Press Release Lactate: A “Double-Edged Sword” to Neurons


The nervous tissues control every function we perform. Therefore, maintaining their structural and functional stability is essential to human health. And understanding the cellular and molecular mechanisms underlying the stability of the nervous systems has long fascinated neuroscientists.  Previous studies indicate that neuroglia metabolically support neuronal function through the release of the glycolytic product--lactate and disruption of the metabolic coupling is implicated in neurodegeneration. The outstanding question is how glial lactate metabolism is regulated and dysregulated lactate metabolism is linked to neuronal metabolism and function.

Using nerve tissues of the peripheral nervous system (PNS), the research team led by Dr. Xiao, a professor at SUSTech School of Life Sciences, has tackled this question and found that a small GTP-binding protein known as Rheb plays a role in the regulation of glial lactate production through pyruvate. Research shows that Rheb-regulated mitochondrial pyruvate metabolism of Schwann cells (glia in the PNS) is critically linked to the local lactate homeostasis and persistently increased lactate input to neuronal axons leads to axon degeneration in the PNS.  On October 6, this finding is published in the prestigious journal Developmental Cell.


Building on their previous discovery of a role of Rheb in regulating mitochondrial metabolism (also reported in Developmental Cell, 2011), the research team genetically deleted Rheb in Schwann cells and found that genetic inactivation of Rheb gene in Schwann cells (SCs) hampers the conversion of pyruvate to acetyl-CoA by pyruvate dehydrogenase (PDH), and instead increases the conversion of pyruvate to lactate. The lactate Schwann cells export to neurons is rapidly metabolized to pyruvate perhaps in both the cytosol and the mitochondria. Increased lactate input to neurons enhances mitochondrial metabolic activity, producing more reactive oxygen species (ROS) and leading to neuronal oxidative stress. Oxidative stress damages mitochondria and impairs ATP production and further increases ROS production. This vicious cycle eventually leads to axon degeneration of the peripheral nerves. To prove that increased lactate input to neurons is a major culprit of the neuronal injury, they found that reducing the production or transport of lactate significantly ameliorates oxidative damage to the axons.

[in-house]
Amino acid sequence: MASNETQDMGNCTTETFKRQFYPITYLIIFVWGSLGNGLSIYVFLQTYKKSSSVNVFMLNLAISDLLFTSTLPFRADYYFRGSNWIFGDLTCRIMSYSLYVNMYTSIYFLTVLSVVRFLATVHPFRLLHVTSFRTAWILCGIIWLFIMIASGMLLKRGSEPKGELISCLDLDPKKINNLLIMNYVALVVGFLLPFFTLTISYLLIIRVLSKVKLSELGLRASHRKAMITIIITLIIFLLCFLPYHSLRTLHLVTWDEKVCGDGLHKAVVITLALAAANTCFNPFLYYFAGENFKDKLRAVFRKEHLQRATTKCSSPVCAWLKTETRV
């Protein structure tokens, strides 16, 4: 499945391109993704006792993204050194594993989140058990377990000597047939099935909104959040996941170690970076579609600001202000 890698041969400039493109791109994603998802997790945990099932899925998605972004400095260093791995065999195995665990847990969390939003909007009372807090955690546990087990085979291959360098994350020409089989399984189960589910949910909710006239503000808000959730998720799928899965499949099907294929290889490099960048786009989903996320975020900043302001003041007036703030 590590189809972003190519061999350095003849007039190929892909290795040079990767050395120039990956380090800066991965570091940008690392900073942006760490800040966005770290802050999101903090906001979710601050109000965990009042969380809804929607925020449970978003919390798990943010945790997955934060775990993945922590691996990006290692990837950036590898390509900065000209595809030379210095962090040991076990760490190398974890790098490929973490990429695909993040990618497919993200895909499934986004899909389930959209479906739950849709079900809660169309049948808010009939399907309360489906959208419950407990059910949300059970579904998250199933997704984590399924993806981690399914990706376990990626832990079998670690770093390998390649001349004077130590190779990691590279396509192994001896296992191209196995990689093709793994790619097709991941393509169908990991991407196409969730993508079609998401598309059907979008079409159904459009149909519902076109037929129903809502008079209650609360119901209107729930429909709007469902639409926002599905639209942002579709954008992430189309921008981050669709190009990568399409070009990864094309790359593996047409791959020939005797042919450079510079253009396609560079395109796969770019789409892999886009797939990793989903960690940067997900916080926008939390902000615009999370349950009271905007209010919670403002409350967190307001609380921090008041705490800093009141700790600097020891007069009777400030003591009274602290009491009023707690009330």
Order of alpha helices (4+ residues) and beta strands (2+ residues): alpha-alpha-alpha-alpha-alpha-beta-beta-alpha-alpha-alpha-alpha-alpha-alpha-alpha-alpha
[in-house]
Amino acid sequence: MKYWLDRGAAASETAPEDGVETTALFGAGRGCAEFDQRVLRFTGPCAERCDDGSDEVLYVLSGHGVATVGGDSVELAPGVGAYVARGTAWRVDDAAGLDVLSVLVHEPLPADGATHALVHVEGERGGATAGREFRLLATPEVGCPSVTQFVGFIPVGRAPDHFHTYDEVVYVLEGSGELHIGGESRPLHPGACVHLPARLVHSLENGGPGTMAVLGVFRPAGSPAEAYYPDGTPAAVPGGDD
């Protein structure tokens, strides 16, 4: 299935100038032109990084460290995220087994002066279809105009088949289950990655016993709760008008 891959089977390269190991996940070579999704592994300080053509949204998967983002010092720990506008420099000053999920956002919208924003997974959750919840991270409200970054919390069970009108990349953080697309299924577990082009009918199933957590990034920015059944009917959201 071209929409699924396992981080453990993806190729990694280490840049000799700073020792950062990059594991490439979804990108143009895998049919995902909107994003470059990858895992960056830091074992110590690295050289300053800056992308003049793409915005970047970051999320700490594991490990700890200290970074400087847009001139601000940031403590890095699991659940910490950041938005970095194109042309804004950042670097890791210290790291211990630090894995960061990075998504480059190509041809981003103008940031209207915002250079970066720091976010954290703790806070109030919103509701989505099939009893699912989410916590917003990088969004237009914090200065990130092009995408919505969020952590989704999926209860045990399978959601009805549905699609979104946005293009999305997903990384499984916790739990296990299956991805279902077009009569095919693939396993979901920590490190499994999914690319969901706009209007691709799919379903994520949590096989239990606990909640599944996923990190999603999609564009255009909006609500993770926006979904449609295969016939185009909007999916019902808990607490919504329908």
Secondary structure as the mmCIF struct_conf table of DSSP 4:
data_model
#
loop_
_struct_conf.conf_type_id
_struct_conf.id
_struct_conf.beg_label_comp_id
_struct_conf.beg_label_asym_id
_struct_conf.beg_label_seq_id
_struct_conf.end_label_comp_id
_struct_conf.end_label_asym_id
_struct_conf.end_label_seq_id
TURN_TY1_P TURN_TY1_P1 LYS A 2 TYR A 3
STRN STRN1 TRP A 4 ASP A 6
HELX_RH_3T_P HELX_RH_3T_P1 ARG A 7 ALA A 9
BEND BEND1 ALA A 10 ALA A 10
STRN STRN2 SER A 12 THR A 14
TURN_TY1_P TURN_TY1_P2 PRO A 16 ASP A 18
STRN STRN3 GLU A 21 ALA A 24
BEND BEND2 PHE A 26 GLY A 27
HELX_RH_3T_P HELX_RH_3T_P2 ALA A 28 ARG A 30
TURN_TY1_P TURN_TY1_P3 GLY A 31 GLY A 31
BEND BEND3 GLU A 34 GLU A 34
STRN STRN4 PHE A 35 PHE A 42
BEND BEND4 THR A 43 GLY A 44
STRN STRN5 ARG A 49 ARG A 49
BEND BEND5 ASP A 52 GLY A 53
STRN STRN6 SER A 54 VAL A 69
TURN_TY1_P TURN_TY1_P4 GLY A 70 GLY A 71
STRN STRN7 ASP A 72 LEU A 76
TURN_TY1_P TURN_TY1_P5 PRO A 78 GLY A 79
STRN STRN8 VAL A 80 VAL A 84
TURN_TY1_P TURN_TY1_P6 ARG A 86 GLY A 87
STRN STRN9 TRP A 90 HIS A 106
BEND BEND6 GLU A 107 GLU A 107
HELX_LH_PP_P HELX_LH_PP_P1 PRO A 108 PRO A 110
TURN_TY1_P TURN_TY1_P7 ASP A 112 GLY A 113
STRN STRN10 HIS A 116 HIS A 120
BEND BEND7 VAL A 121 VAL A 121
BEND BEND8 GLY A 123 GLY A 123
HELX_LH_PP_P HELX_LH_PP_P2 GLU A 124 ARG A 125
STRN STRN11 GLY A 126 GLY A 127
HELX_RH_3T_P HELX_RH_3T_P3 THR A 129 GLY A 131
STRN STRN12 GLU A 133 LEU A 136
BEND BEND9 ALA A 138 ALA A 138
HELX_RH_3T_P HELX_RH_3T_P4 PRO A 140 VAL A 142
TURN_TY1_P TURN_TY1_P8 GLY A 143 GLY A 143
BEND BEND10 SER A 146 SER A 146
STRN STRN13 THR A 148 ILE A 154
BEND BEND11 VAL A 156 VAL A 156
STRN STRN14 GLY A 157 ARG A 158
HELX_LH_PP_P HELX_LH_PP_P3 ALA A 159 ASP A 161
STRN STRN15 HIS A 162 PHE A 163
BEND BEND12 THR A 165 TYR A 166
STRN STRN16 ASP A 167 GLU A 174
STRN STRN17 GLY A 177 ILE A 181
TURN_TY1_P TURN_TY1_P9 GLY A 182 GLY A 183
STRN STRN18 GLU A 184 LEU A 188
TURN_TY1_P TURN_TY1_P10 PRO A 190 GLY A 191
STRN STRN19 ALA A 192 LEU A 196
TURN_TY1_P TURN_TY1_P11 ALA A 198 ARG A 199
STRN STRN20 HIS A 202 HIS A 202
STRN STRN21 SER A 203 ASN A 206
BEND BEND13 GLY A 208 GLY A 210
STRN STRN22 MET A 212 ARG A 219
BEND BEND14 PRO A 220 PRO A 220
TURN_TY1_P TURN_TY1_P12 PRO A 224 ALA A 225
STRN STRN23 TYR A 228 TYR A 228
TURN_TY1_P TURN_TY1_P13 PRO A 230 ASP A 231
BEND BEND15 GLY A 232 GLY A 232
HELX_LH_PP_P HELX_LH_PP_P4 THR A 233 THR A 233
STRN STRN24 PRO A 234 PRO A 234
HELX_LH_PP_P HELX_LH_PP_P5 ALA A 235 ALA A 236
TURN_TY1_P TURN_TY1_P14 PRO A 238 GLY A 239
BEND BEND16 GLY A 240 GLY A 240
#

Also, the group found that loss of Rheb function in Schwann cell precursors has only a modest effect on the genesis of mature Schwann cells and their survival and peripheral myelination, thus enhancing the point that the neuronal damage is a direct result of disrupted local lactate homeostasis.

Lactate as an energy substrate is previously known to support neuronal function, preserve injured axons, and even promote axon regeneration. This study shows that lactate could be a “double-edged” sword; persistent influx of lactate at a higher rate to neurons is detrimental to neuronal function in the long haul. Increased lactate accumulation is commonly seen in disease conditions, e.g. diabetes and aging brain. The findings in this report could shed light into the pathogenesis of aging and neurodegeneration.

Prof. XIAO Bo and his student JIA Lanlan (the first author, a graduate student of State Key Laboratory of Biotherapy, Sichuan University, also a visiting student at SUSTech) conceived of and designed this study. JIA performed the bulk of the experiments. This study is funded by National Natural Science Foundation of China, Shenzhen Key Laboratory for Gene Regulation and Systems Biology, and Shenzhen-Hong Kong Institute of Brain Science-Shenzhen Fundamental Research Institution.


                                                                                                                   Provided by ZHU Feiyan